With reference now to step 620 and FIG. 4, the failover event is updated. As discussed above, the failover event is added to the queuing table with a preset expiration time. If the failover event is allowed to expire, this indicates the system has failed in some way. When the system performs normally, the failover event is updated before it expires, and the expiration time is reset. In some embodiments, the failover event is updated whenever the queuing table is accessed. In other embodiments, a failover event is updated when the queuing table is accessed for the event type the failover event is associated with. In some other embodiments, the failover event is updated by a failover event guard, as discussed previously.

With reference now to step 630 and FIG. 4, the failover event is deleted. In some embodiments, the failover event is deleted when the batch related to the failover event has finished processing. In some other embodiments, this occurs when no events remain in the queuing table. For example, when the queuing table 420 is empty except for the failover event, the failover event is deleted. In some embodiments, this is accomplished by the failover guard module 450. In other embodiments, this task is performed by event dispatching module 440. In other embodiments, other means are used to remove the failover event from the queuing table.

In other embodiments, including some where each event type has an associated failover event, the failover event is removed when no more events of the related event type remain in the queuing table.

As shown in flowchart 600, steps 650, 660, and 670 are looped, and run alongside step 620. In other embodiments, the steps may be performed in a different sequence.

With reference now to step 650 and FIG. 4, the queuing table is periodically checked for expired failover events. For example, failover guard module 450 monitors queuing table 420, checking queuing table 420 for expired failover events and every five minutes. If a failover event is present in the queuing table and has expired, the system knows that events remain in the queuing table, but no successful access of the queuing table has occurred since last the failover event was updated.

With reference now to step 660 and FIG. 4, if no expired failover events occur, the present state to queuing table is stored. For example, a failover guard module 450 checks queuing table 420 and finds no expired failover events, the current state of queuing table 420 is known to be good, and is stored. In some embodiments, the state of the queuing table is backed up every time the failover event is successfully updated, e.g., whenever the queuing table is accessed during processing, the failover event is updated, and the present state of the queuing table is backed up.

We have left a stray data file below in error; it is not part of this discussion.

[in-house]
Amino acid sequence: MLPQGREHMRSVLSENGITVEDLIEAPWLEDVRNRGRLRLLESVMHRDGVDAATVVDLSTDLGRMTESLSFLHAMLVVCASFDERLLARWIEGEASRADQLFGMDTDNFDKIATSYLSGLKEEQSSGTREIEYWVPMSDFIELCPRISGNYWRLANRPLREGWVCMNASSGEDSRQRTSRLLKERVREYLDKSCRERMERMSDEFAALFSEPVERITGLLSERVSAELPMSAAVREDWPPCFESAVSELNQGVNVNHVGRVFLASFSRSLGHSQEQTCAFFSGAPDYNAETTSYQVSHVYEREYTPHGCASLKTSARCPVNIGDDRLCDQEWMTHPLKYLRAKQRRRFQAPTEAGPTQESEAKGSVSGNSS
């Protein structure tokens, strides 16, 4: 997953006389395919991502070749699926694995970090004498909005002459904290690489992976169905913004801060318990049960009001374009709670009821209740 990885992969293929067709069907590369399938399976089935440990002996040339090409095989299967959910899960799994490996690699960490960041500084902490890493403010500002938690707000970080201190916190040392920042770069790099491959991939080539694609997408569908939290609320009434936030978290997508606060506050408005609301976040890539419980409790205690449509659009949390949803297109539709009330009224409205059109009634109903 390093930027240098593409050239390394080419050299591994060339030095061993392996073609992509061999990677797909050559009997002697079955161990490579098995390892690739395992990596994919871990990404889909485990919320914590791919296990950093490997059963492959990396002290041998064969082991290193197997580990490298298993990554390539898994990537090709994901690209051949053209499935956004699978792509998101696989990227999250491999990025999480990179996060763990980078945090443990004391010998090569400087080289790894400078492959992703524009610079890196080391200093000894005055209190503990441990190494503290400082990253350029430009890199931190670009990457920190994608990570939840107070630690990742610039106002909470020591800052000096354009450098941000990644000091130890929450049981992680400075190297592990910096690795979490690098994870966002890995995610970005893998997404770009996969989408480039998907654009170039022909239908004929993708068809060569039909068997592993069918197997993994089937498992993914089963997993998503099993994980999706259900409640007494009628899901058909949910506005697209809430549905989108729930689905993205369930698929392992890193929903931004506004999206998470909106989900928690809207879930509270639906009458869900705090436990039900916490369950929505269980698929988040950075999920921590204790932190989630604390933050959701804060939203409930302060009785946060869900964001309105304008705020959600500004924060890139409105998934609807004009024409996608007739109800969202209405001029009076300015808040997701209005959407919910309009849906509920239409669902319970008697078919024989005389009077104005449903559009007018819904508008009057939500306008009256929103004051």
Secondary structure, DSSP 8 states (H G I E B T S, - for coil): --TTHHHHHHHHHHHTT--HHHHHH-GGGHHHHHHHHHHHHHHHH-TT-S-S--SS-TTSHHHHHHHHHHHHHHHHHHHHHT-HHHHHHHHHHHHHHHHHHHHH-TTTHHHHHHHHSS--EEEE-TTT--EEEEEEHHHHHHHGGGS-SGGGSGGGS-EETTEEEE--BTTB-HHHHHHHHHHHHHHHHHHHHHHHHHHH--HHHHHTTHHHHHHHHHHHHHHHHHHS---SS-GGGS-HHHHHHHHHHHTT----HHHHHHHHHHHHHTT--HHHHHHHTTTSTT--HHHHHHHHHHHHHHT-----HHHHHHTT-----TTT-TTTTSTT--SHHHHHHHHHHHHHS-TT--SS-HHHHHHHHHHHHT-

With reference now to step 670 and FIG. 4, if an expired failover event is located in the queuing table, the queuing table is returned to the stored state. If, for example, failover guard module 450 detects an expired failover event in queuing table 420, queuing table 420 needs to return to the last stored “good” state, e.g., the last state in which the failover event was updated. In some embodiments, the work item event monitor performs additional actions if an expired failover event is detected.

Although the subject matter has been described in language specific to structural features and/or methodological acts, it is to be understood that the subject matter defined in the appended claims is not necessarily limited to the specific features or acts described above. Rather, the specific features and acts described above are disclosed as example forms of implementing the claims.

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Referenced by
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US20130290385 *Apr 30, 2012Oct 31, 2013Charles B. Morrey, IIIDurably recording events for performing file system operations
Classifications
U.S. Classification719/318, 719/314, 714/2, 714/1, 714/15, 714/25, 714/100, 714/48
International ClassificationG06F11/00, G06F13/00
Cooperative ClassificationG06F11/1451, G06F11/1482, G06F17/30368
European ClassificationG06F11/14S1, G06F17/30S3L
Legal Events
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Apr 12, 2007ASAssignment
Owner name: MICROSOFT CORPORATION, WASHINGTON
Free format text: ASSIGNMENT OF ASSIGNORS INTEREST;ASSIGNORS:MATOUSEK, JON F.;KAMATH, RAJESH;REEL/FRAME:019149/0874
Effective date: 20060505